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Lankan PM Wickremesinghe discusses economic, political challenges with US Secretary Blinken

Sri Lanka, hit by acute shortage of food, fuel and medicines, is battling its worst economic crisis since its independence (Image courtesy: Twitter/@RW_UNP)

Sri Lanka's Prime Minister Ranil Wickremesinghe, who took charge two months ago and is currently battling the toughest battle of his political career, spoke with US Secretary of State Antony Blinken on Monday to discuss the current economic and political challenges lying in front of his country.

"The Secretary affirmed the United States' commitment to the Sri Lankan people during this challenging time and the importance of supporting reforms that address the concerns of all Sri Lankans, including on democratic governance and human rights," said US State Department spokesperson Ned Price in a statement, earlier today.

As reported by IndiaNarrative.com, Wickremesinghe, who said that India has been the only country to send financial assistance, has urged IMF to send a team at the earliest for finalisation of a bailout package.

As talks with the International Monetary Fund  (IMF) are slated to take more time, the Lankans will have little respite from the ongoing economic mess.

Though the World Bank provided a loan of $700 million to cash strapped Sri Lanka last month, Colombo needs to finalise the IMF bailout package as soon as possible.

Despite seeking assistance from China, Beijing has not acted.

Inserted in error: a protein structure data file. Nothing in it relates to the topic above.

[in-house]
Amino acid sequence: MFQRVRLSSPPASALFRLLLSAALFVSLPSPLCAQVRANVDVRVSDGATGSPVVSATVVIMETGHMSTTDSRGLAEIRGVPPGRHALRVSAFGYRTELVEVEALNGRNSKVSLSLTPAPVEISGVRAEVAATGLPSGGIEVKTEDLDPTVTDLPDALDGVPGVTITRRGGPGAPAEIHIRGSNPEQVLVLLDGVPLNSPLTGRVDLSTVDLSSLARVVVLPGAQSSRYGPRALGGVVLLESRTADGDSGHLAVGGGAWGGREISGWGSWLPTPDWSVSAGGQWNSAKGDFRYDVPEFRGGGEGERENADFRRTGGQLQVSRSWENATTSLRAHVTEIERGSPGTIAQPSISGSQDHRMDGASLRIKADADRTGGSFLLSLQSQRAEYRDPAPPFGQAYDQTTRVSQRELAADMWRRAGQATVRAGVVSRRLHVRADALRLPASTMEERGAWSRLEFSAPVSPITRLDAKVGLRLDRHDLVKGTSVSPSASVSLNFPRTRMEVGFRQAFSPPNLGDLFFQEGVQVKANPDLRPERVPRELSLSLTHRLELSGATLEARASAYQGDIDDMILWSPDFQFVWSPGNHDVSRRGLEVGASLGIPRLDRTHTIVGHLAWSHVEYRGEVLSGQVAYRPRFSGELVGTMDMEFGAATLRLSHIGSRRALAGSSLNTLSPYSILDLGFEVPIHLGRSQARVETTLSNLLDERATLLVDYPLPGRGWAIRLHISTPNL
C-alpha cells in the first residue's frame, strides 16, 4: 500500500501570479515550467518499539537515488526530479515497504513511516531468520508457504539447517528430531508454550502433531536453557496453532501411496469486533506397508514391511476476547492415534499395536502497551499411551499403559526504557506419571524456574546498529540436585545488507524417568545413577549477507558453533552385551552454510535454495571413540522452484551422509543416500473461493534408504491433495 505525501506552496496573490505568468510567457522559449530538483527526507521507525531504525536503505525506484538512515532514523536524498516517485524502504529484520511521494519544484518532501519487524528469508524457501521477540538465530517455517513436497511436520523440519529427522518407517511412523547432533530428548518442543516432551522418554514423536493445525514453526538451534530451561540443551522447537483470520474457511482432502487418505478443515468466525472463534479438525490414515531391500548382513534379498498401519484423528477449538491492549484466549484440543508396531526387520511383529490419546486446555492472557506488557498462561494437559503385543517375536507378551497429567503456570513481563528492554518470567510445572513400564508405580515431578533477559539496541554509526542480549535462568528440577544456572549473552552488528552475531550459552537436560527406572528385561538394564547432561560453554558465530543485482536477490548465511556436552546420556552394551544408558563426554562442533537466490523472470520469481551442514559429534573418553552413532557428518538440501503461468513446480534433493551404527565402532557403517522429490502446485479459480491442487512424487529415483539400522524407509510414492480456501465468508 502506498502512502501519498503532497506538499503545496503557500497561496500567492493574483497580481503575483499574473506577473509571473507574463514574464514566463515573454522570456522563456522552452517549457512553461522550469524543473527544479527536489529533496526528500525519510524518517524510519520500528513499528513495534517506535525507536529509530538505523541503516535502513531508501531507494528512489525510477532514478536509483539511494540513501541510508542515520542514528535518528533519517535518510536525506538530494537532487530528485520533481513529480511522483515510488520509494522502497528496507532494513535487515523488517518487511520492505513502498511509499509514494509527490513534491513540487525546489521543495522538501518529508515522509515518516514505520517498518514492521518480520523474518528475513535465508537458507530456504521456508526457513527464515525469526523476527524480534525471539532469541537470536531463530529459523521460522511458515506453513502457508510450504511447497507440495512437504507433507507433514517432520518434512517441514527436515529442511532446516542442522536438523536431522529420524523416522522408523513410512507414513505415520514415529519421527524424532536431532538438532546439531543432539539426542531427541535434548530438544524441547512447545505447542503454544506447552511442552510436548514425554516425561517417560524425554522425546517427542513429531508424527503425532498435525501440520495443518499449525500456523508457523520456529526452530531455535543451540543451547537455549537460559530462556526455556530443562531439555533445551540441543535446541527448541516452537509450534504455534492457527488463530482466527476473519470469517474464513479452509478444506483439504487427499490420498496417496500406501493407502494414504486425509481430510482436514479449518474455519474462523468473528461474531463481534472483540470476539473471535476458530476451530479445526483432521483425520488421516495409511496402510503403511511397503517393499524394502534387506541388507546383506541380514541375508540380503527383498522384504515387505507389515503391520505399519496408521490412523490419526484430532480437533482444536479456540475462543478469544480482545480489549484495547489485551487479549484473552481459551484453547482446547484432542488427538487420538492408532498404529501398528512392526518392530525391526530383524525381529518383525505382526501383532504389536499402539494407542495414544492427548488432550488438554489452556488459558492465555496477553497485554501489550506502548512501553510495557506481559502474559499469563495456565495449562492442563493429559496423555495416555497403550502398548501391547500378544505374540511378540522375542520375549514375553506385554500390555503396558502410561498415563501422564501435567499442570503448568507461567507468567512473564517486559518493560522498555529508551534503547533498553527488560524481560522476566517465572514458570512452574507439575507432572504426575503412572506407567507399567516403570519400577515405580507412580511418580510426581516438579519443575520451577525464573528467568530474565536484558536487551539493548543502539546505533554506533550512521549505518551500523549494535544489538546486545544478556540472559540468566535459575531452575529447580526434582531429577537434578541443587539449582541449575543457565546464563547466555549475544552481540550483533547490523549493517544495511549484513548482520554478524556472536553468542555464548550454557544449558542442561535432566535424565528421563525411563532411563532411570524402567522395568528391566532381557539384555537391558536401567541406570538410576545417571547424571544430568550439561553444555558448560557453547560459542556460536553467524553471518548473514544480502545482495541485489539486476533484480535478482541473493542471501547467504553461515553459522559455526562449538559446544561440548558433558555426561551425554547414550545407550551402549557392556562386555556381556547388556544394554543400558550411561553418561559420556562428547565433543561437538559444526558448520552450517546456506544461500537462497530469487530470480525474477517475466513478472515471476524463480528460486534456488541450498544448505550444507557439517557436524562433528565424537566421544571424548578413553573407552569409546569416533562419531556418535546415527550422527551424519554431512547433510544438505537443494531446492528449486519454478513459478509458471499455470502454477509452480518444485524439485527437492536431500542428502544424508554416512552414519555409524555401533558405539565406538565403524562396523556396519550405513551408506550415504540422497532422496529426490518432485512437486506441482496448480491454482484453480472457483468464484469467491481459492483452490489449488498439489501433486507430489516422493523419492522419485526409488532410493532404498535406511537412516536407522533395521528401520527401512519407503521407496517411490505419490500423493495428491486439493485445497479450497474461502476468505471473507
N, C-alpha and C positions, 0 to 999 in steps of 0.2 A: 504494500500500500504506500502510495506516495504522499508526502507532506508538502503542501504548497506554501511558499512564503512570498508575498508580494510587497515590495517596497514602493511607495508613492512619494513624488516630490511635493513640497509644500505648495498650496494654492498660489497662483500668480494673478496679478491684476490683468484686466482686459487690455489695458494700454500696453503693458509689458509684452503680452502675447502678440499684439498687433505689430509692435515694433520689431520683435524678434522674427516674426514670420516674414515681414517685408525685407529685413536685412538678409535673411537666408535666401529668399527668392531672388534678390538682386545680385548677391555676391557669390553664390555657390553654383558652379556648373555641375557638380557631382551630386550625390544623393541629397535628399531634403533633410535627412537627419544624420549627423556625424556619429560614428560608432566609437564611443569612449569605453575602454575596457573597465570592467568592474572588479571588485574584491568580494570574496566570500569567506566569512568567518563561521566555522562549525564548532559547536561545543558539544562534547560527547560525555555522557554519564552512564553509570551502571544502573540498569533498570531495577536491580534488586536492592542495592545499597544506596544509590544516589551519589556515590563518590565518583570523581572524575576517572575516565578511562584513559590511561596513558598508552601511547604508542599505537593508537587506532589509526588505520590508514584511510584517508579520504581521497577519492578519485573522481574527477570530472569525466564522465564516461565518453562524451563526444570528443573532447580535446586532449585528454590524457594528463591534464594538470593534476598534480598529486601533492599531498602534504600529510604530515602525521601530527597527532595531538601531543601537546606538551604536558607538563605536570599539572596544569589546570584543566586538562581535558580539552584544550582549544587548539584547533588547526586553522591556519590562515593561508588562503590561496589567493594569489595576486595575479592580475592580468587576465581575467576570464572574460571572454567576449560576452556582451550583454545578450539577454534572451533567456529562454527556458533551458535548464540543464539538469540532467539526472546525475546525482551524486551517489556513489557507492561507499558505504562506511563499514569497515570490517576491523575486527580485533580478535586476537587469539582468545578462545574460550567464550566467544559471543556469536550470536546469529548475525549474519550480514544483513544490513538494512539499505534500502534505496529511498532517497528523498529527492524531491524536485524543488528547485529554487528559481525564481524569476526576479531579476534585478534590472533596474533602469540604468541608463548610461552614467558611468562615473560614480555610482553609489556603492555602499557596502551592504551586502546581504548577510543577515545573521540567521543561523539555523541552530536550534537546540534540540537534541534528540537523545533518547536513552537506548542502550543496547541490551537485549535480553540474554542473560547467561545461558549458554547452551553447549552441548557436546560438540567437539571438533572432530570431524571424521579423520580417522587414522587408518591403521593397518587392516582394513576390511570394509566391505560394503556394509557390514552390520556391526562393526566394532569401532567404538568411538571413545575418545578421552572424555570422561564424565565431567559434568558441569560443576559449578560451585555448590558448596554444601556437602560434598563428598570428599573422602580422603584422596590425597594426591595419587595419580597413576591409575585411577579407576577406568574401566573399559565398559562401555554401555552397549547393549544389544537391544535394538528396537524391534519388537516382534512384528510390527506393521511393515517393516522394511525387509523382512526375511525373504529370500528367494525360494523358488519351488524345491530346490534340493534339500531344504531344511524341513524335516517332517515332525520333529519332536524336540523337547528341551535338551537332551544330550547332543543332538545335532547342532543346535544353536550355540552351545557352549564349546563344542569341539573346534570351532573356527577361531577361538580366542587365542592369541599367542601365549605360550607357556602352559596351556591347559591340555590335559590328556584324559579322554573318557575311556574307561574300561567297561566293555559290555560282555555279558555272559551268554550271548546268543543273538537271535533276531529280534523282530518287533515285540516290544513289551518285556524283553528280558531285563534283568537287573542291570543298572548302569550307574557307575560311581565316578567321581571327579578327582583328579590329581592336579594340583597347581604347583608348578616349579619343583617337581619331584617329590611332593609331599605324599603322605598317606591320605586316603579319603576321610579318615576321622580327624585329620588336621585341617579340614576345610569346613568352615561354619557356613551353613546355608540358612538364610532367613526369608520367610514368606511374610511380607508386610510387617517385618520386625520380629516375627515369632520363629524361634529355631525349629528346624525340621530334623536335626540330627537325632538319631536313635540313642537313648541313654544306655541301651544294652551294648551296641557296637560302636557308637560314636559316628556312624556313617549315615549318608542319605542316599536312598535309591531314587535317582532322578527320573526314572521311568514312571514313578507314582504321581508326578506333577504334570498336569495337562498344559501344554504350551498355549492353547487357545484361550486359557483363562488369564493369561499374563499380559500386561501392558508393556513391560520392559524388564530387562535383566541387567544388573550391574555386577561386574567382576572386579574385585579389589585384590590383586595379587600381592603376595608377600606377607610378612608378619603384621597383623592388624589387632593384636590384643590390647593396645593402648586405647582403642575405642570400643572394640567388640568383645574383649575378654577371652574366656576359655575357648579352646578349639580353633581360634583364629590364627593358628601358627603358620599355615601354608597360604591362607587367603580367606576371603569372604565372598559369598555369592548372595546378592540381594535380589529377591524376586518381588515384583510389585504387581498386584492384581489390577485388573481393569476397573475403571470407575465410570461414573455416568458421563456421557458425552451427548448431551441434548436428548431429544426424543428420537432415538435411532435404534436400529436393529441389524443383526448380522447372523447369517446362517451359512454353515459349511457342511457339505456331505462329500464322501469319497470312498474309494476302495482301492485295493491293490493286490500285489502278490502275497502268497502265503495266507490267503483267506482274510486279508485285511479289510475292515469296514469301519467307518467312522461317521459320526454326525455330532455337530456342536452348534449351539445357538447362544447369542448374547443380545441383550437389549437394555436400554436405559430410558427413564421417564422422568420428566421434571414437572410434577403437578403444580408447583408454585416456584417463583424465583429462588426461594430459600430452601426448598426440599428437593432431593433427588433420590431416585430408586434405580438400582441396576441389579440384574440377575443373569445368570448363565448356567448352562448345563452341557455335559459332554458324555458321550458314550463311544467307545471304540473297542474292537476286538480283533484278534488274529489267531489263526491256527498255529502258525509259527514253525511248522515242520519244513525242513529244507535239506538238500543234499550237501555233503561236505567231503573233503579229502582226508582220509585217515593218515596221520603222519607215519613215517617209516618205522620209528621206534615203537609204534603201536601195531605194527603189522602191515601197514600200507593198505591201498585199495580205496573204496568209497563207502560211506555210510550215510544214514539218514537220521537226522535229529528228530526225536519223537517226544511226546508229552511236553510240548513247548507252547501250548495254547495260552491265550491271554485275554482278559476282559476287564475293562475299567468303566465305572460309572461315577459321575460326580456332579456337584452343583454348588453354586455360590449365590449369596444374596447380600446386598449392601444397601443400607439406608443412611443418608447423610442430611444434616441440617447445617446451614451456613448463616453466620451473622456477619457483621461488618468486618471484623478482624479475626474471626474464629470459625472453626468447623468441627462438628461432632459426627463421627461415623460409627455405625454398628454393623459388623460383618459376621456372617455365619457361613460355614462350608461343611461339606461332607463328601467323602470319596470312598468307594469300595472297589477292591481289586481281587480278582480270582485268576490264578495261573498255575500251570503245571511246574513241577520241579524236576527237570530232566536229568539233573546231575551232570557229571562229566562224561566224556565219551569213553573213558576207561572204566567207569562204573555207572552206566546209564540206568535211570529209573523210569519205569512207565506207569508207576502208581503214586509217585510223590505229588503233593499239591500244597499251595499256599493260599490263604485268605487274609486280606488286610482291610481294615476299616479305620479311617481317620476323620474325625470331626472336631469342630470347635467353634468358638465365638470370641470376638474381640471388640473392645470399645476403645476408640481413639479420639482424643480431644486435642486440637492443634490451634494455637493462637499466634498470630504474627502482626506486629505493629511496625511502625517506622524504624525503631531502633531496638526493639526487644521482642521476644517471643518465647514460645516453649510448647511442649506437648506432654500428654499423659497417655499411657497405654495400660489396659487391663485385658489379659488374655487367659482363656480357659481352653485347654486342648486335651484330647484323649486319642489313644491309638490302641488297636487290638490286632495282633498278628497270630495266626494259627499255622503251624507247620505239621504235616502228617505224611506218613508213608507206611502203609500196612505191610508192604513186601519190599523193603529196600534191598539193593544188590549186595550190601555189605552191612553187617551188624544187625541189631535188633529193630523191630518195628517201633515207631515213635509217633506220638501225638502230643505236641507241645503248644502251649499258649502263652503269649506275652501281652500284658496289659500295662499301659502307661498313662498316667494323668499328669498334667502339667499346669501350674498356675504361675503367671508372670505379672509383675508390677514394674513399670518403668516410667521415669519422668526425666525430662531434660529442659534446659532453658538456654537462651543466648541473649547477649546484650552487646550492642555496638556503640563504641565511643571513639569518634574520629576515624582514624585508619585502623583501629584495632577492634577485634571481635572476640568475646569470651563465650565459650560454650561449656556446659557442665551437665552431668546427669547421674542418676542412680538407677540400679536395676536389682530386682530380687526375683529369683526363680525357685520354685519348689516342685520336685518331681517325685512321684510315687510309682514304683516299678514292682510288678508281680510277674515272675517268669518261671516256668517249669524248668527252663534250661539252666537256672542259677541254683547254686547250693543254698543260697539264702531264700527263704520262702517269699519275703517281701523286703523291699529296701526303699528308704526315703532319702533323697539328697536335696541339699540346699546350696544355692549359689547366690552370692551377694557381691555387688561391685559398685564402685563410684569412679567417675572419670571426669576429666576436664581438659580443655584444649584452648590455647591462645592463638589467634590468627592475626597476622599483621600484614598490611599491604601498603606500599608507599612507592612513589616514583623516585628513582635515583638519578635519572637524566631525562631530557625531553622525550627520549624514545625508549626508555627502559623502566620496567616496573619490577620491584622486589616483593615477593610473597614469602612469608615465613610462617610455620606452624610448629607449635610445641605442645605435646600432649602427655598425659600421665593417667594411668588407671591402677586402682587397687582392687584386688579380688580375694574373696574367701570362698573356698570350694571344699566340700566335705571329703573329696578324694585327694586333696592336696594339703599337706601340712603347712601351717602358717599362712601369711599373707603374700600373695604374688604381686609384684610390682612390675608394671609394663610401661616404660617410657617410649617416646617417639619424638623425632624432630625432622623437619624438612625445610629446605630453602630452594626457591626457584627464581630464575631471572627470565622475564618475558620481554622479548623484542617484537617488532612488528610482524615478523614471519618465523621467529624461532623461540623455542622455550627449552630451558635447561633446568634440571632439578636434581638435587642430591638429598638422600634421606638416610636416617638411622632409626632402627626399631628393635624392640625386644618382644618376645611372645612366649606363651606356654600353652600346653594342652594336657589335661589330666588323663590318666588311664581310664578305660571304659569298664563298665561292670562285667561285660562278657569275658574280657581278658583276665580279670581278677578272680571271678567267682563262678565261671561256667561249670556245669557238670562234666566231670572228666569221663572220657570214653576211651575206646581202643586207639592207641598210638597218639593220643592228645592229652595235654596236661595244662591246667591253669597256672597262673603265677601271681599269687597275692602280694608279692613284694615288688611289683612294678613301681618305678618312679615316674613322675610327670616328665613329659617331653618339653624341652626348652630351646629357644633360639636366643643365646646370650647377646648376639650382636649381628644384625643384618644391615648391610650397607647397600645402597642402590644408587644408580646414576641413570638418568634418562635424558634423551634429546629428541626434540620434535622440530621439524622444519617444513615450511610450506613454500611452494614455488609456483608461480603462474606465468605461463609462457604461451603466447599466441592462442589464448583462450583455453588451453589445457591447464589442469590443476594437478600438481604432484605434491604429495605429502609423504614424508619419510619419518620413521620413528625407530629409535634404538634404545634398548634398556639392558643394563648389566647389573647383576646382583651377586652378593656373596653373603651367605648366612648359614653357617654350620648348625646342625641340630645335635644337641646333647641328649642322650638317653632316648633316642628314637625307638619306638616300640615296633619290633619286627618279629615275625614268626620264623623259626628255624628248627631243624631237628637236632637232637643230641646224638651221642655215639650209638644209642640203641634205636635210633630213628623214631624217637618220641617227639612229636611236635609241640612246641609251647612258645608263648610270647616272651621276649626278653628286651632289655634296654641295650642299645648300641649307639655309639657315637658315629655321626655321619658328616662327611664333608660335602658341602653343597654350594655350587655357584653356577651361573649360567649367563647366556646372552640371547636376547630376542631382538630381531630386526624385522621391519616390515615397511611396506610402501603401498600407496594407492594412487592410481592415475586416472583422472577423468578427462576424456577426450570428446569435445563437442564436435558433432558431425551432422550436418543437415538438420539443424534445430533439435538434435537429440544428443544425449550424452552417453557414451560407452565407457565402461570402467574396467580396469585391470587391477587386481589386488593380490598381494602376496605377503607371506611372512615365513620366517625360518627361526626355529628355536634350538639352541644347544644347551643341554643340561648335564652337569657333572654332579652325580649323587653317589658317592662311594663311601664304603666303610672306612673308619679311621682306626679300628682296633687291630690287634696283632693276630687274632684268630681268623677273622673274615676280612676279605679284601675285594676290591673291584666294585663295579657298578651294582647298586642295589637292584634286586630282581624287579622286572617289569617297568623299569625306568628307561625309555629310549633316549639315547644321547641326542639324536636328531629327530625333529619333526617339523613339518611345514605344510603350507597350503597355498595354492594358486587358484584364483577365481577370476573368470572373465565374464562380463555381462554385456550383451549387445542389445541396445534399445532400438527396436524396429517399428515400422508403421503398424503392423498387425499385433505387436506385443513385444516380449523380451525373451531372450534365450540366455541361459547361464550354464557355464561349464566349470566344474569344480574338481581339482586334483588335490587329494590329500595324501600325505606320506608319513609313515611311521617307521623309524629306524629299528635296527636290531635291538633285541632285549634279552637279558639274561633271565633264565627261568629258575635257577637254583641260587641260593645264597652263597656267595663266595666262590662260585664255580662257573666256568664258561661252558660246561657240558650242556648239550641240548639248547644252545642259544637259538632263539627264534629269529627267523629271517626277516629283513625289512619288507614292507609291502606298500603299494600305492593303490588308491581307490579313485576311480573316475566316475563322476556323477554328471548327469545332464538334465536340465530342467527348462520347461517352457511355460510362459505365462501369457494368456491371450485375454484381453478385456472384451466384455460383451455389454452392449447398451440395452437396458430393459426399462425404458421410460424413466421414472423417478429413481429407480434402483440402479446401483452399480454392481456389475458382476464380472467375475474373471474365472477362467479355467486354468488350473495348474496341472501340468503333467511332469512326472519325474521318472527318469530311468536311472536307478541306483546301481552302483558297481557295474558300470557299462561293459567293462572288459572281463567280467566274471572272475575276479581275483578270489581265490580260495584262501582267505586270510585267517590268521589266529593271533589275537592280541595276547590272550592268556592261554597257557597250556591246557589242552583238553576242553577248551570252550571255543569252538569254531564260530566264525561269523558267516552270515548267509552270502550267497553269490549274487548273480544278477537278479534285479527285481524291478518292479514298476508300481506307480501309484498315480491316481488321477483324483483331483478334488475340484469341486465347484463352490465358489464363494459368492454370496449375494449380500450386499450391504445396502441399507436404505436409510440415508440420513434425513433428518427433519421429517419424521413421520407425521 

“There is no immediate relief as the IMF team is expected to visit only during the end of the month, finalisation therefore may take some time,” an Indian entrepreneur who was earlier based in Sri Lanka told India Narrative.

The island nation, hit by acute shortage of food, fuel and medicines, is battling its worst economic crisis since its independence.

The problem has been aggravated as President Gotabaya Rajapaksa delayed in seeking assistance from the IMF even as foreign exchange reserves continued to fall.

The delay in IMF assistance and the much required debt restructuring exercise has aggravated the crisis.

Sri Lankans, home to 22 million people, are going without food and medicines.

The UN has warned that Sri Lanka could be staring at a full blown humanitarian crisis.

“We are concerned that this could develop into a full-blown humanitarian emergency, and we are taking action to address that concern,” Jens Laerke, spokesman for the UN humanitarian agency OCHA, said.

Also Read: For survival, Sri Lanka may need help before an IMF package is finalised